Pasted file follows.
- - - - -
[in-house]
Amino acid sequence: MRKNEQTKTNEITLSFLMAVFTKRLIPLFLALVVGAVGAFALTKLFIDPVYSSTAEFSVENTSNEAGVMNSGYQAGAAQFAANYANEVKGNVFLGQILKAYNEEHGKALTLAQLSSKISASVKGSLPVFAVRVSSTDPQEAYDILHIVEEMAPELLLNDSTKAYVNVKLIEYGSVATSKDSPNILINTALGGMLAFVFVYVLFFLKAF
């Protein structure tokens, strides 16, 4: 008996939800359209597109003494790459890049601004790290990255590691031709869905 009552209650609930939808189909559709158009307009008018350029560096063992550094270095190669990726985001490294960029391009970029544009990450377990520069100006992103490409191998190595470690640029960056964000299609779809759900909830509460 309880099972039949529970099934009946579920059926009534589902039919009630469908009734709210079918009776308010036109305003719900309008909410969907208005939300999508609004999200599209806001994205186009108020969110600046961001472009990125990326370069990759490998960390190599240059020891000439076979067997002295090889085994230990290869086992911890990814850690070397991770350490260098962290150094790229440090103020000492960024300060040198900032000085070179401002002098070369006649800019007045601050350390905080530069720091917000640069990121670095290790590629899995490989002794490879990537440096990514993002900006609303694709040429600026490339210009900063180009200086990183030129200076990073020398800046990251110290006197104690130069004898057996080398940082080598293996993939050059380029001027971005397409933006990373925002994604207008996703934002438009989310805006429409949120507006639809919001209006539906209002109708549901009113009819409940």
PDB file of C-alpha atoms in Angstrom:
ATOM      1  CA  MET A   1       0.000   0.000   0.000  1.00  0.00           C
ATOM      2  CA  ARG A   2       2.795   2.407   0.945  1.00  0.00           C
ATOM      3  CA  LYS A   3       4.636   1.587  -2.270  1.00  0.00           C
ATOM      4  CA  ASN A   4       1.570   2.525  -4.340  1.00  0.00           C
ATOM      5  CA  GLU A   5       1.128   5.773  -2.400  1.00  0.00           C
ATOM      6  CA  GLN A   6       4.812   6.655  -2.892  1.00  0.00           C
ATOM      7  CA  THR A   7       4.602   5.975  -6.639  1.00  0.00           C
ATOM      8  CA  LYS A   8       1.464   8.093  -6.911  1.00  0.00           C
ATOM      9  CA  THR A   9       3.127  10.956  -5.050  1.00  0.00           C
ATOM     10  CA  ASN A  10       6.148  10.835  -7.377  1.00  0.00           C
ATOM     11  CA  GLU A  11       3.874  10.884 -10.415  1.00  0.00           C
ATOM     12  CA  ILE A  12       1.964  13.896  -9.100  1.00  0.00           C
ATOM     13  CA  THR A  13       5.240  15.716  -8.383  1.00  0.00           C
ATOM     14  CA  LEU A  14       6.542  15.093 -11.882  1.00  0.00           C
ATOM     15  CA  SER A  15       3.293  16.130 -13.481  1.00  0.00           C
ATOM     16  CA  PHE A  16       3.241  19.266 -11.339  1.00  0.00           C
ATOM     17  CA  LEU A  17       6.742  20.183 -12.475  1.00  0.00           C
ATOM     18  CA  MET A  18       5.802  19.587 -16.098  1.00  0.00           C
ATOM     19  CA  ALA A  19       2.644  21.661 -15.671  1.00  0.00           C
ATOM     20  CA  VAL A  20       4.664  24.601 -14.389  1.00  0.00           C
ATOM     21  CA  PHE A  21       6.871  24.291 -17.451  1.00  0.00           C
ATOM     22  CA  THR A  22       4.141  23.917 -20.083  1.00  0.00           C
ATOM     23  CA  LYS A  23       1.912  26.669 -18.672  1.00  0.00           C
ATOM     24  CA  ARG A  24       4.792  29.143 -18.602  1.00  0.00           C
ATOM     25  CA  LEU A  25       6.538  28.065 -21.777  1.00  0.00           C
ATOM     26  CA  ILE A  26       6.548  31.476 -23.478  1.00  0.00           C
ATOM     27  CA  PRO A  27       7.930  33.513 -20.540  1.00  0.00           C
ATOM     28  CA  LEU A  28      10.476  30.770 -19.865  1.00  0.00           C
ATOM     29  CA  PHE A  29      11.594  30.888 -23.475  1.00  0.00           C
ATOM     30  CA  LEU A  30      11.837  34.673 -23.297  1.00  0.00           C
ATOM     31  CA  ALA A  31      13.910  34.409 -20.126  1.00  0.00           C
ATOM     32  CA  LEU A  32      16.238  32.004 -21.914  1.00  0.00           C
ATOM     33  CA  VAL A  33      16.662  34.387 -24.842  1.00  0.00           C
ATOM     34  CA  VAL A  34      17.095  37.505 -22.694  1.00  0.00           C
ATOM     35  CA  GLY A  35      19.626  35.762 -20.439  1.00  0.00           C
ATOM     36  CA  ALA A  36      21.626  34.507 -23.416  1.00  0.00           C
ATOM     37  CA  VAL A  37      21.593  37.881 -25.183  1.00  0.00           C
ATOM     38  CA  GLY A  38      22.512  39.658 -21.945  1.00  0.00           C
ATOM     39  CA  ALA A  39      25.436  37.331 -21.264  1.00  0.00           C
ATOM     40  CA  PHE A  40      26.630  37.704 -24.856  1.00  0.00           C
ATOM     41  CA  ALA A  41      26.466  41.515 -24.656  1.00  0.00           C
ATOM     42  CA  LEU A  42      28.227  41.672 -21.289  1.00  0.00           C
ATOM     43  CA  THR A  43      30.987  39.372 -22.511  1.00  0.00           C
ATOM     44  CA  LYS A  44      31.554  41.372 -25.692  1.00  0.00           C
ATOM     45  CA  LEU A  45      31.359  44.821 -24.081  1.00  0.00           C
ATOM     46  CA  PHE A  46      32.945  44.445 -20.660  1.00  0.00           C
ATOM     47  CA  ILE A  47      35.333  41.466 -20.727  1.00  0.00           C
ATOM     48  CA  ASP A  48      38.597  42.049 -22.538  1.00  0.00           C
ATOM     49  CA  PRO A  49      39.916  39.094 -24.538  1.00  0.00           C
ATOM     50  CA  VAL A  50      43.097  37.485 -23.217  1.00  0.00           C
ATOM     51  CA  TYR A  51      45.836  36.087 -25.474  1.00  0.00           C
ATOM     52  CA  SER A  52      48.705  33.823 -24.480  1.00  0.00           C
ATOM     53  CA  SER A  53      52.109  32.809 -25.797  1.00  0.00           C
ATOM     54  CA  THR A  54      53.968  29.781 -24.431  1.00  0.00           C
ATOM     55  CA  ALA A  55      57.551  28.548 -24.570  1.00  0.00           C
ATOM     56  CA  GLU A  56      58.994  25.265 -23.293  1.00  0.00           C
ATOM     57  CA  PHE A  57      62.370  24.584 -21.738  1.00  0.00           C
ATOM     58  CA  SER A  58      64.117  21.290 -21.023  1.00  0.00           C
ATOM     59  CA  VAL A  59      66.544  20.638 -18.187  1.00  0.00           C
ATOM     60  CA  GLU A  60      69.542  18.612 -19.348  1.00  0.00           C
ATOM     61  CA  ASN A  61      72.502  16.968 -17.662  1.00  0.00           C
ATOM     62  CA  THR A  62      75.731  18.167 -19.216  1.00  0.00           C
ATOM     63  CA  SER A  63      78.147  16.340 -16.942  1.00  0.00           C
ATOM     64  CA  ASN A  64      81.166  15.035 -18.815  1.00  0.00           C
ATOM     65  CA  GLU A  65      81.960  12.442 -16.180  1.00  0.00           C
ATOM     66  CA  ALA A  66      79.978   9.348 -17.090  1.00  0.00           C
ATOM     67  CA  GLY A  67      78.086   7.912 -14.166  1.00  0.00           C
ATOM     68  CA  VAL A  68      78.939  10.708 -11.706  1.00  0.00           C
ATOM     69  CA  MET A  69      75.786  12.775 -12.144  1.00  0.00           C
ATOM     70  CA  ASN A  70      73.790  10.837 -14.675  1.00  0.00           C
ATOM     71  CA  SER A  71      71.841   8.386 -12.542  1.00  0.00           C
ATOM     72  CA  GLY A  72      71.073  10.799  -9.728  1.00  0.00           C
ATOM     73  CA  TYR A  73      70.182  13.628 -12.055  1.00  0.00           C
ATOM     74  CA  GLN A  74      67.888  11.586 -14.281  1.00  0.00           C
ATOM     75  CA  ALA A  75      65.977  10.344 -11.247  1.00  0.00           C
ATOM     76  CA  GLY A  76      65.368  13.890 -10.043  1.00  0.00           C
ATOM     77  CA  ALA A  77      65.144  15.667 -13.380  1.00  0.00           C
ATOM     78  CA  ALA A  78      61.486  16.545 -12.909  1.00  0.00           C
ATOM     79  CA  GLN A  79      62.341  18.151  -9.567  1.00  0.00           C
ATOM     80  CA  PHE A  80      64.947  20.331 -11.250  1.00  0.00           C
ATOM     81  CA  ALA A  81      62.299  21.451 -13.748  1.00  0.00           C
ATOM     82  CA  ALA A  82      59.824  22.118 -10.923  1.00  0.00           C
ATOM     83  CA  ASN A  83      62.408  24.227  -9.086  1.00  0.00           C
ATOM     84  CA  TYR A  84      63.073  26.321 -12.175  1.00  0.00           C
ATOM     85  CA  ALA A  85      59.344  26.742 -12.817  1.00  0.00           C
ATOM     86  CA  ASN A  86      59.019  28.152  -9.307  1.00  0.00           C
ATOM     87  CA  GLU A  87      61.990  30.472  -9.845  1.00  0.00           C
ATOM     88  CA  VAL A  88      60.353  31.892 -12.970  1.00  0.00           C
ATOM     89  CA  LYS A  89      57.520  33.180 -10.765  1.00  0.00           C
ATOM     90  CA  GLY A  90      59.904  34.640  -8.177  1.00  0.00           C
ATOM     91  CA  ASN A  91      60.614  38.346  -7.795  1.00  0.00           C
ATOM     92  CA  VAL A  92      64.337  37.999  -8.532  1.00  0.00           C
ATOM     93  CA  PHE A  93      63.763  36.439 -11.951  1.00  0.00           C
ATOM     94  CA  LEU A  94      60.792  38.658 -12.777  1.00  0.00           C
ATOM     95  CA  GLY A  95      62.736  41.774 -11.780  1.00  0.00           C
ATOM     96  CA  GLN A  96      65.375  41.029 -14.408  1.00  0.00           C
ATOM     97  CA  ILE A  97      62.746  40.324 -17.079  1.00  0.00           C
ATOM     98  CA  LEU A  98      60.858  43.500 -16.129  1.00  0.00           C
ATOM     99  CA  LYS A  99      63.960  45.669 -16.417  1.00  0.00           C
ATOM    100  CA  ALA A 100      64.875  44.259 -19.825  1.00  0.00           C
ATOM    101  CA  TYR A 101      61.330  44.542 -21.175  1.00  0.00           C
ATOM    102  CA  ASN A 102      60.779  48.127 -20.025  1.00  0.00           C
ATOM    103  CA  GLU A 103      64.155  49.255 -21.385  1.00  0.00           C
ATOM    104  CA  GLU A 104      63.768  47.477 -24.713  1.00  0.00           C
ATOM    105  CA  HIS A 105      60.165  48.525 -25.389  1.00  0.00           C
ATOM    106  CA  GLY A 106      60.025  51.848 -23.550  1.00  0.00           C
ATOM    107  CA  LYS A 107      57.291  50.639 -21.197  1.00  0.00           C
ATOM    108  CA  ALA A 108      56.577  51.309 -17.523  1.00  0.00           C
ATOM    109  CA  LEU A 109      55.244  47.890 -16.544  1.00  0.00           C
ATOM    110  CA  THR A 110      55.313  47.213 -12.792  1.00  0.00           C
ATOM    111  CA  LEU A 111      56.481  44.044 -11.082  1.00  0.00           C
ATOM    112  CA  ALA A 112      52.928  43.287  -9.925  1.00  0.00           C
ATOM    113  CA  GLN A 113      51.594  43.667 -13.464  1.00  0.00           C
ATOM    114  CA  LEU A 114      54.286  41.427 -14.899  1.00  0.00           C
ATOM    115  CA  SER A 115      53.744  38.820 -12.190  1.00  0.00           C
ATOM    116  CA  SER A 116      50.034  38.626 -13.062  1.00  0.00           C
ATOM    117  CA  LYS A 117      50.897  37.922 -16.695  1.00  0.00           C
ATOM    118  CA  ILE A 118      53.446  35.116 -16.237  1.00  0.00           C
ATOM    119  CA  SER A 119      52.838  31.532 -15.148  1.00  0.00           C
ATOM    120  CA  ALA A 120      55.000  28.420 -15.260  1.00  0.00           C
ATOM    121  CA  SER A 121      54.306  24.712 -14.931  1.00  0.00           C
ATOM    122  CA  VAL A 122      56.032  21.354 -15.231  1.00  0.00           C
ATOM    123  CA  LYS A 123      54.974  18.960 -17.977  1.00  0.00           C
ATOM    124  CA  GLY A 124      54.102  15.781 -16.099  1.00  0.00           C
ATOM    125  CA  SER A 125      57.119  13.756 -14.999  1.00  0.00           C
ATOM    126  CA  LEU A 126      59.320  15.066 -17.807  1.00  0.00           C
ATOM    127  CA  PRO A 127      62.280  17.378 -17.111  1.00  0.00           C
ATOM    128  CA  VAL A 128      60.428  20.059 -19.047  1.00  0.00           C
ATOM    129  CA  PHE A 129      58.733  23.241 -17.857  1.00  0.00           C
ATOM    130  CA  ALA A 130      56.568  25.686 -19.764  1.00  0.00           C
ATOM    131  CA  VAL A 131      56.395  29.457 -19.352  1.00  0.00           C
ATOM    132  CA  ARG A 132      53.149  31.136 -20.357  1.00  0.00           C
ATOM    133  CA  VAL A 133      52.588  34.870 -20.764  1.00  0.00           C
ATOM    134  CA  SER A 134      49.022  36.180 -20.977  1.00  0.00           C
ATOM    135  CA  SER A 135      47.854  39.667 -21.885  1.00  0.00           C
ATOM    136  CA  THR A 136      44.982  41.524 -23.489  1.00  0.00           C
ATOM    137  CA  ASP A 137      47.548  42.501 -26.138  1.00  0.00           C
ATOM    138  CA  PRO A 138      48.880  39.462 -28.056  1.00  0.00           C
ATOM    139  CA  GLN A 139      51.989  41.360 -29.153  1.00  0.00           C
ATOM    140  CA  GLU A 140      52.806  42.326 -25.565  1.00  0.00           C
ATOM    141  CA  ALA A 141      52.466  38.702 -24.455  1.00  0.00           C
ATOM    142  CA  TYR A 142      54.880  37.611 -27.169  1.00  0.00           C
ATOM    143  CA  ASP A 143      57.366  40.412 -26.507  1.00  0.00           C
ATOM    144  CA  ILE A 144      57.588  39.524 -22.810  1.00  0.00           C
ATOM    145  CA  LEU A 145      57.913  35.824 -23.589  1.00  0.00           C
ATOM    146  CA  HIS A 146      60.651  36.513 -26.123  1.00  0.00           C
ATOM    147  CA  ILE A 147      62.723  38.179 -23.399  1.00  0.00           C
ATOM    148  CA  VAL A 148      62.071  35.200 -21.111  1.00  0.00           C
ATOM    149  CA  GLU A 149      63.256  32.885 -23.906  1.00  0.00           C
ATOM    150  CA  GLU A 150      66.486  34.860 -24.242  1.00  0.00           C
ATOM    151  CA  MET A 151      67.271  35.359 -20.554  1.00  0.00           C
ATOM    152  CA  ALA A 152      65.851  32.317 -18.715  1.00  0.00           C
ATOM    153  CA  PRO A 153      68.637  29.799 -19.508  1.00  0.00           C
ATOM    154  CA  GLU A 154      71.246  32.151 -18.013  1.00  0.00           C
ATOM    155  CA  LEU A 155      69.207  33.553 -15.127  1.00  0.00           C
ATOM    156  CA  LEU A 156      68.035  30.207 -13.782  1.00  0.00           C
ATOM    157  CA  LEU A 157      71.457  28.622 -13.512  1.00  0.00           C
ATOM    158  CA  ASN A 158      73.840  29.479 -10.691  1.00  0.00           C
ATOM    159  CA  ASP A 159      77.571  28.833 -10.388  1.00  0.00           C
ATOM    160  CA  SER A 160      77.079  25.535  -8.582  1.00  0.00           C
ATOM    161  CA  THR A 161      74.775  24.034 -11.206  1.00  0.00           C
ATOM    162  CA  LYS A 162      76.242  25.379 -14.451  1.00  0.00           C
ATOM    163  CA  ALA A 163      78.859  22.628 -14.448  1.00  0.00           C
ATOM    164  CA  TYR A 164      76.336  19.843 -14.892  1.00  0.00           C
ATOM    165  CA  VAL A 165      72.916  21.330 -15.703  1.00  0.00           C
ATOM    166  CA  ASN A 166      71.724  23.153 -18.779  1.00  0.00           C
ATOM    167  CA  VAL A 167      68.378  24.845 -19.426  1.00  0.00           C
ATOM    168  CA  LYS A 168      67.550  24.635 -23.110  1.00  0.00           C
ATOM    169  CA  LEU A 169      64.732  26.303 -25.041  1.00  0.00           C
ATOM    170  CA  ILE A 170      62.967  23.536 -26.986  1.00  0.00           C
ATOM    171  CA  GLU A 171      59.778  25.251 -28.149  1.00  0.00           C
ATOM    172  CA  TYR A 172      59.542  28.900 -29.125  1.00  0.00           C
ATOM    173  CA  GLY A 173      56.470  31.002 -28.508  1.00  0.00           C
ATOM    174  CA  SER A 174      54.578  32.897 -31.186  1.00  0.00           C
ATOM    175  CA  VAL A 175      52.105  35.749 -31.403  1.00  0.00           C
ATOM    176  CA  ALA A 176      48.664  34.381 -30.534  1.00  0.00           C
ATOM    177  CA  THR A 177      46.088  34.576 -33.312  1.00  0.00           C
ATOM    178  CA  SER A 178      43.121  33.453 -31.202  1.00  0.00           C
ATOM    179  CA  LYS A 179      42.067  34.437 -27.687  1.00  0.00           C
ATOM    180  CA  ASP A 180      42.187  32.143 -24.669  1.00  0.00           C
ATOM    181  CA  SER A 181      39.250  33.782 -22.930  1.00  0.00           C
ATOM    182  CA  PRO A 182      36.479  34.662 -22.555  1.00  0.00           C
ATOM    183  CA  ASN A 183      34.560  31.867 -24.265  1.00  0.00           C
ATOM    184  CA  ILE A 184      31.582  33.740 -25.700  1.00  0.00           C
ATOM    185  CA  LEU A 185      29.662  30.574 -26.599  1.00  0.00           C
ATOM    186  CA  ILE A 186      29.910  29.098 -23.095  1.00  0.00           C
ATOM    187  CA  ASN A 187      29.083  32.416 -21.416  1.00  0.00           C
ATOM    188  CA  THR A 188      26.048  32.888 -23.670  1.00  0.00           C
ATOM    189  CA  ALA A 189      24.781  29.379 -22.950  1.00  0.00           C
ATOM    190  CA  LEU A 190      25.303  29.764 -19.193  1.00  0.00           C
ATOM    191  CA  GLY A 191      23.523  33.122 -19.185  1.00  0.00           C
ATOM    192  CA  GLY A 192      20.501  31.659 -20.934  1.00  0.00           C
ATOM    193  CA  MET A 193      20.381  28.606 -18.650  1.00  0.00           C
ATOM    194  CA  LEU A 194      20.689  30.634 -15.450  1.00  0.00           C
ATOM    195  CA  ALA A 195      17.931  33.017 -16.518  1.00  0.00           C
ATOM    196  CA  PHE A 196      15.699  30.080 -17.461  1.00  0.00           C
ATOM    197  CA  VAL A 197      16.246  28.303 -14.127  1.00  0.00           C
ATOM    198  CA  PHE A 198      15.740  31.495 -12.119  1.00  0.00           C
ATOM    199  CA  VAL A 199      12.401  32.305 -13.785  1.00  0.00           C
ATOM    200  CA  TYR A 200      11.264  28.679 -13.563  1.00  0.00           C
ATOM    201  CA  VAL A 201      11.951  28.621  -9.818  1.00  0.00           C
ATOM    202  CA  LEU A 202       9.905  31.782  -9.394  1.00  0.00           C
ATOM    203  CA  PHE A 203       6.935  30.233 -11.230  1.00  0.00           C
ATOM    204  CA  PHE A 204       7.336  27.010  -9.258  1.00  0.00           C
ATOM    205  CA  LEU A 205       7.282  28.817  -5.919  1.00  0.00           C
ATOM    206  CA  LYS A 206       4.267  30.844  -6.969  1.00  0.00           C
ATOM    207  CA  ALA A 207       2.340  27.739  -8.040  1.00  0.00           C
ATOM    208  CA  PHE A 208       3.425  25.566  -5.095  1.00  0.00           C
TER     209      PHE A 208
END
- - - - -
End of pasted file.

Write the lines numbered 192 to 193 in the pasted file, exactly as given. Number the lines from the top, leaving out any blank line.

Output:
ATOM    188  CA  THR A 188      26.048  32.888 -23.670  1.00  0.00           C
ATOM    189  CA  ALA A 189      24.781  29.379 -22.950  1.00  0.00           C